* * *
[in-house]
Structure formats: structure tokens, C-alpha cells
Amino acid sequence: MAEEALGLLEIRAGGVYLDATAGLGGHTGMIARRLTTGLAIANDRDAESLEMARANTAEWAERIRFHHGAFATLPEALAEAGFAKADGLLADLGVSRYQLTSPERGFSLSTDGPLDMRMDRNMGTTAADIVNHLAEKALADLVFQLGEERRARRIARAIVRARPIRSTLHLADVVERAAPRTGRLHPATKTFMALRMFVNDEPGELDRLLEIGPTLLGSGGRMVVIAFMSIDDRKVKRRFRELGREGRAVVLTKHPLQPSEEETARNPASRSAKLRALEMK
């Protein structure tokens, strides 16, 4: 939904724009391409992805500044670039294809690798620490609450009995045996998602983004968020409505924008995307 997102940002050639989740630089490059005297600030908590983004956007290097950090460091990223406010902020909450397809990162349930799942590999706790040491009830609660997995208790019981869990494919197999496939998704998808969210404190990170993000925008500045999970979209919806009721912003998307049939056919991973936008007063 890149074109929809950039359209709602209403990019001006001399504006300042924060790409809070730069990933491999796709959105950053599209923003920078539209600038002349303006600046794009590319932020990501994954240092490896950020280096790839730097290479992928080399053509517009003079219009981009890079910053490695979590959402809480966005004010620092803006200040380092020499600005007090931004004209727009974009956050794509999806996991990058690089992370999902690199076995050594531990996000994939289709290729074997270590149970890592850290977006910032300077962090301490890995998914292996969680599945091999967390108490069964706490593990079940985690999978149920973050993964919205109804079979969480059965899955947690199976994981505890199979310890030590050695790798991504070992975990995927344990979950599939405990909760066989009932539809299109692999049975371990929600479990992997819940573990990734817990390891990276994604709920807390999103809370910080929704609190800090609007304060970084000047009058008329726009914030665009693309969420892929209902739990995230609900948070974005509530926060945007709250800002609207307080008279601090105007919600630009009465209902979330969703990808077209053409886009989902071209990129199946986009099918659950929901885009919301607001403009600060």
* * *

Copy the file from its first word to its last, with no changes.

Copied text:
[in-house]
Structure formats: structure tokens, C-alpha cells
Amino acid sequence: MAEEALGLLEIRAGGVYLDATAGLGGHTGMIARRLTTGLAIANDRDAESLEMARANTAEWAERIRFHHGAFATLPEALAEAGFAKADGLLADLGVSRYQLTSPERGFSLSTDGPLDMRMDRNMGTTAADIVNHLAEKALADLVFQLGEERRARRIARAIVRARPIRSTLHLADVVERAAPRTGRLHPATKTFMALRMFVNDEPGELDRLLEIGPTLLGSGGRMVVIAFMSIDDRKVKRRFRELGREGRAVVLTKHPLQPSEEETARNPASRSAKLRALEMK
């Protein structure tokens, strides 16, 4: 939904724009391409992805500044670039294809690798620490609450009995045996998602983004968020409505924008995307 997102940002050639989740630089490059005297600030908590983004956007290097950090460091990223406010902020909450397809990162349930799942590999706790040491009830609660997995208790019981869990494919197999496939998704998808969210404190990170993000925008500045999970979209919806009721912003998307049939056919991973936008007063 890149074109929809950039359209709602209403990019001006001399504006300042924060790409809070730069990933491999796709959105950053599209923003920078539209600038002349303006600046794009590319932020990501994954240092490896950020280096790839730097290479992928080399053509517009003079219009981009890079910053490695979590959402809480966005004010620092803006200040380092020499600005007090931004004209727009974009956050794509999806996991990058690089992370999902690199076995050594531990996000994939289709290729074997270590149970890592850290977006910032300077962090301490890995998914292996969680599945091999967390108490069964706490593990079940985690999978149920973050993964919205109804079979969480059965899955947690199976994981505890199979310890030590050695790798991504070992975990995927344990979950599939405990909760066989009932539809299109692999049975371990929600479990992997819940573990990734817990390891990276994604709920807390999103809370910080929704609190800090609007304060970084000047009058008329726009914030665009693309969420892929209902739990995230609900948070974005509530926060945007709250800002609207307080008279601090105007919600630009009465209902979330969703990808077209053409886009989902071209990129199946986009099918659950929901885009919301607001403009600060």